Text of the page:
Chrysler’s steady rollout of the lauded Pentastar V-6 engine will apparently continue with both the 2012 Jeep Wrangler and 2012 Ram 1500. According to new reports, the new 3.6-liter engine will soon serve as the base V-6 engine offering in bothJeep’s iconic off-roader and the base Ram truck.
The news is hardly surprising, seeing as Chrysler has aggressively replaced outmoded engines with the new Pentastar across its lineup; in fact, the company claims the Pentastar will account for more than one-third of its engine volume by 2014. We believed the special Wrangler Mojave model served as a swan song of sorts for the outgoing 3.8-liter V-6 before the model scored the Pentastar mill, and it was expected that the Ram 1500 would gain more power in response to the new V-6 engines available in the Ford F-150.
The Toledo Blade reports that Pentastar bound for the 2012 Wrangler will be rated at the same 290 hp and 260 lb-ft of torque as that found in the 2011 Grand Cherokee. That’s a much-needed dose of power for the Wrangler, which currently struggles with a minivan-sourced 3.8-liter V-6, which produces just 202 hp and 237 lb-ft of torque. A five-speed automatic transmission allegedly replaces the Wrangler’s current four-speed automatic. The Blade suggests 2012 Wrangler fuel economy could climb to 16/23 mpg (city/highway), whereas the 2011 model is EPA-rated at 15/19 mpg.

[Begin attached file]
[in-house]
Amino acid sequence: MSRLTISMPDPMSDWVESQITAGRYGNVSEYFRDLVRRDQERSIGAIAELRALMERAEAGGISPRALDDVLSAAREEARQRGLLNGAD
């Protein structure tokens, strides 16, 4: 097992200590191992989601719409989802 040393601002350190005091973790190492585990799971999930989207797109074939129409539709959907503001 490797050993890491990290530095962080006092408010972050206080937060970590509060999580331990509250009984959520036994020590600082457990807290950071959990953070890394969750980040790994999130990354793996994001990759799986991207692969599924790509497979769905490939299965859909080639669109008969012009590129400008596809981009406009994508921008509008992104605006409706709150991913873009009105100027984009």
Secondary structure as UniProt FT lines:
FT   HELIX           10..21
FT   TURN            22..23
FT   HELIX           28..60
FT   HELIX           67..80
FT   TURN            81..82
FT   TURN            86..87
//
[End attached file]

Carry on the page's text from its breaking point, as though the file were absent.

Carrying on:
It also appears that the Pentastar will find its way under the hood of the Ram 1500 pickup truck, according to Ward’s Auto. Switching the old base engine — a 3.7-liter V-6 good for 215 hp and 235 lb-ft — for the new 3.6-liter V-6 should imbue the Ram with more performance and mildly improved fuel economy. The current V-6, only offered in rear-drive trucks, returns an EPA-estimated 14/20 mpg (city/highway.)
The all-aluminum, 3.6-liter Pentastar V-6 made its production debut in the 2011 Jeep Grand Cherokee. It is more fuel-efficient and more powerful than the outgoing Chrysler V-6 engines it replaces. Headlining technologies include variable valve timing, lightweight integrated exhaust manifolds, and a 10.2:1 compression ratio. In the future, it’s rumored that the engine may be upgraded with turbocharging, direct injection, or a variant of Fiat’s MultiAir system.
When Chrysler first introduced the Pentastar in 2010, officials asserted that replacing dated V-6 engines with the new Pentastar would raise the company’s Corporate Average Fuel Economy (CAFE) rating by two mpg. More power and improved fuel economy? Sounds like a win-win to us.